COMMENTARY: HOW TO KEEP THE INTERNET BACKBONE IN SHAPE
So close, and yet so far. WorldCom Inc.'s (WCOM) $37 billion merger with MCI Communications Corp. (MCIC) is within inches of completion. But the European Commission and the U.S. Justice Dept. are withholding approval until the companies can prove that their combined Internet operations won't crush rivals.
Regulators are on the right track. Internet data networks are doubling every four months, and in a few years, they'll carry far more traffic than traditional voice networks. So, trustbusters must make sure early on that no one player can dominate the market, raise prices, and squeeze out rivals. ''There's a potential for abuse,'' says Donald Heath, president of the Internet Society. ''Someone with critical mass can dictate prices.''
The EC has determined that MCI-WorldCom would control up to 65% of the so-called Internet backbone, the global network of data carriers that local operators use to make their connections. That's a big chunk of the market, and the fear is that a giant could not only hike prices for small Internet-service providers but also charge unreasonable fees for other backbone networks that need to send traffic across WorldCom-MCI's system.
To appease regulators, MCI has offered to sell its routers and wholesale Internet-service customers to Britain's Cable & Wireless PLC (CWP). It will also give C&W revenues from retail Net customers and attractive transmission rates on its fiber phone network for five years. This is a good start.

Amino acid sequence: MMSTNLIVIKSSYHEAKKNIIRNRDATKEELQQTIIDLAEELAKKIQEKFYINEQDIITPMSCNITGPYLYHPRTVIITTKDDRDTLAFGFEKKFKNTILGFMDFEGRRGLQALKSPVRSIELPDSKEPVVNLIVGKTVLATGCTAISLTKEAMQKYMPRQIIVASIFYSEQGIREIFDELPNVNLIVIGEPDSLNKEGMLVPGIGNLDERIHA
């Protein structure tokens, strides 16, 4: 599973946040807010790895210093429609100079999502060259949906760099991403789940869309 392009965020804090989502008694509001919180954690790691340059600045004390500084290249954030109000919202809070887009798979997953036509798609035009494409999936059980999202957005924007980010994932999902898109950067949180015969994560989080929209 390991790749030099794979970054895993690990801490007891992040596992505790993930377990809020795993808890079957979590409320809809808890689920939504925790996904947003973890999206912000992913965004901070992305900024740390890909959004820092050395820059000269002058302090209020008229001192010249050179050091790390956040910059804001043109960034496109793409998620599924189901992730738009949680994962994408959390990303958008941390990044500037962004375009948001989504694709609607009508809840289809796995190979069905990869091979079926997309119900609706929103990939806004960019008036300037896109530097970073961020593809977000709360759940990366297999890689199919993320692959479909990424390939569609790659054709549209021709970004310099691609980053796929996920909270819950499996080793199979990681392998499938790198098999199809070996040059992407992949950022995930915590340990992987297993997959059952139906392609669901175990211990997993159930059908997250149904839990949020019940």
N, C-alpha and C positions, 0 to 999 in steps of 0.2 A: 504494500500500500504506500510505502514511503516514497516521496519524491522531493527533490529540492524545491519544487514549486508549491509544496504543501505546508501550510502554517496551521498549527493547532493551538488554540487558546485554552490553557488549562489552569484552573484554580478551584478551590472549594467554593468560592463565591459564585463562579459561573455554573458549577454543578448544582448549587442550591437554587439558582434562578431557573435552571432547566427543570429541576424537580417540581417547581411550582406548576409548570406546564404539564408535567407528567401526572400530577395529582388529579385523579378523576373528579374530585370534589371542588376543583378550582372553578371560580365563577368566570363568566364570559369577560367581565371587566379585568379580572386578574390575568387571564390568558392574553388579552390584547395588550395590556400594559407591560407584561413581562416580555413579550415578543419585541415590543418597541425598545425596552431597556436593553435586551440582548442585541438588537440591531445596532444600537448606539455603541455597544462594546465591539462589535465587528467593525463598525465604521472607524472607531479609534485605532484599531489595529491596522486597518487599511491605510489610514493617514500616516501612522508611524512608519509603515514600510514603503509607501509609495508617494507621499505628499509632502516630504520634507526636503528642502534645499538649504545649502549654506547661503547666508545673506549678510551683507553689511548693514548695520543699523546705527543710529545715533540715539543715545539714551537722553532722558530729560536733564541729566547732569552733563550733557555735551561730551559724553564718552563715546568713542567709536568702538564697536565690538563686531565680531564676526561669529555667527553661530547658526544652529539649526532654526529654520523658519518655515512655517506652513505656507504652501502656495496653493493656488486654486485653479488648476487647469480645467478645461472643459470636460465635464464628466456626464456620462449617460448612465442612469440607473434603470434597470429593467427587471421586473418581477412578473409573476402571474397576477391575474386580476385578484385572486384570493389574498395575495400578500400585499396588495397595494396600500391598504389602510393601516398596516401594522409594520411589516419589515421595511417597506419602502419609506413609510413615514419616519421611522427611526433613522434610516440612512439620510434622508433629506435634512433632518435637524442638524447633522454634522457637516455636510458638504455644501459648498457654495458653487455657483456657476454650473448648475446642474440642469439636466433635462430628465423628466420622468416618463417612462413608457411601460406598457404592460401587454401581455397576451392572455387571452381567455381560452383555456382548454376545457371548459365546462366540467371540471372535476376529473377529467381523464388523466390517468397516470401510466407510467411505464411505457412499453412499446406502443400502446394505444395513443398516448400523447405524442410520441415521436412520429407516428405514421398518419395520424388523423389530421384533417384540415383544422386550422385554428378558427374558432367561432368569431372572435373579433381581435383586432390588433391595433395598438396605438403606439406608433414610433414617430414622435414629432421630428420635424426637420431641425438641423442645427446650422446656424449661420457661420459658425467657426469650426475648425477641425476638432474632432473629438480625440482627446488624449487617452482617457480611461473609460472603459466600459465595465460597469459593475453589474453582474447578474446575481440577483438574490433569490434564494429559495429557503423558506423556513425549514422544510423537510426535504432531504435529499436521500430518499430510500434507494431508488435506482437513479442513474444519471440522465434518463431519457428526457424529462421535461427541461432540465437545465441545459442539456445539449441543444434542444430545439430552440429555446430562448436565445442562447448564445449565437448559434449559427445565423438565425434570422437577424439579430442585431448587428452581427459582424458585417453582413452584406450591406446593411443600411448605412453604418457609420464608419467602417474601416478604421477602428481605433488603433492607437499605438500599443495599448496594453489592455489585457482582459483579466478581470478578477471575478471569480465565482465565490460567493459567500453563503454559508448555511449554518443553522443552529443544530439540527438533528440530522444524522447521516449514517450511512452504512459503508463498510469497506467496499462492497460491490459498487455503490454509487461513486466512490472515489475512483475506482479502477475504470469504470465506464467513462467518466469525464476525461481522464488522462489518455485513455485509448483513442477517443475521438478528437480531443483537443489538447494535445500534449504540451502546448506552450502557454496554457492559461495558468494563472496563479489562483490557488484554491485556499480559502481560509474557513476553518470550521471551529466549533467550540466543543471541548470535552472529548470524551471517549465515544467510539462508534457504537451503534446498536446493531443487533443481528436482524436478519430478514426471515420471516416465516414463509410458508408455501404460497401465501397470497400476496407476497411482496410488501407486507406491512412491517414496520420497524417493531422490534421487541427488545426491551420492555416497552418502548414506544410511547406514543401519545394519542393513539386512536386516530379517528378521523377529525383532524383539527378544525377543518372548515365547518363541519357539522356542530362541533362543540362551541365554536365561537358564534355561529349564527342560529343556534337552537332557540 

But beyond C&W, the EC and Justice should guarantee a fair shake for other competitors--such as Level 3 Communications Inc. (LVLT), Qwest Communications International Inc. (QWST), and eventually the Baby Bells. One possibility: Negotiate a consent decree in which MCI-WorldCom would promise to offer fair-market interconnection terms to all rivals that need to hook on. And to avoid government regulation, the industry could police pricing itself through an arbitration system.
LOCAL MOVES. But trustbusters are so far signalling that they aren't out to scuttle the deal--by, for example, demanding the sale of WorldCom's market-leading UUNET Internet service. After all, from a U.S. perspective, MCI-WorldCom together could be pro-competitive: They say they'll take on Baby Bell local monopolies. Moreover, many companies are building data networks that could compete with MCI-WorldCom, including recently announced ventures from Bell Atlantic (BEL) and Sprint (FON). Here again, maintaining competitive hookup charges will be key. ''You don't want interconnection used as a strategic weapon,'' says Hal R. Varian, dean of computer studies at the University of California at Berkeley.
Still, more competition is coming soon to the Internet backbone. The job of regulators must be to maintain a level playing field until that day arrives.
By Catherine Yang
Updated June 11, 1998 by bwwebmaster
Copyright 1998, Bloomberg L.P.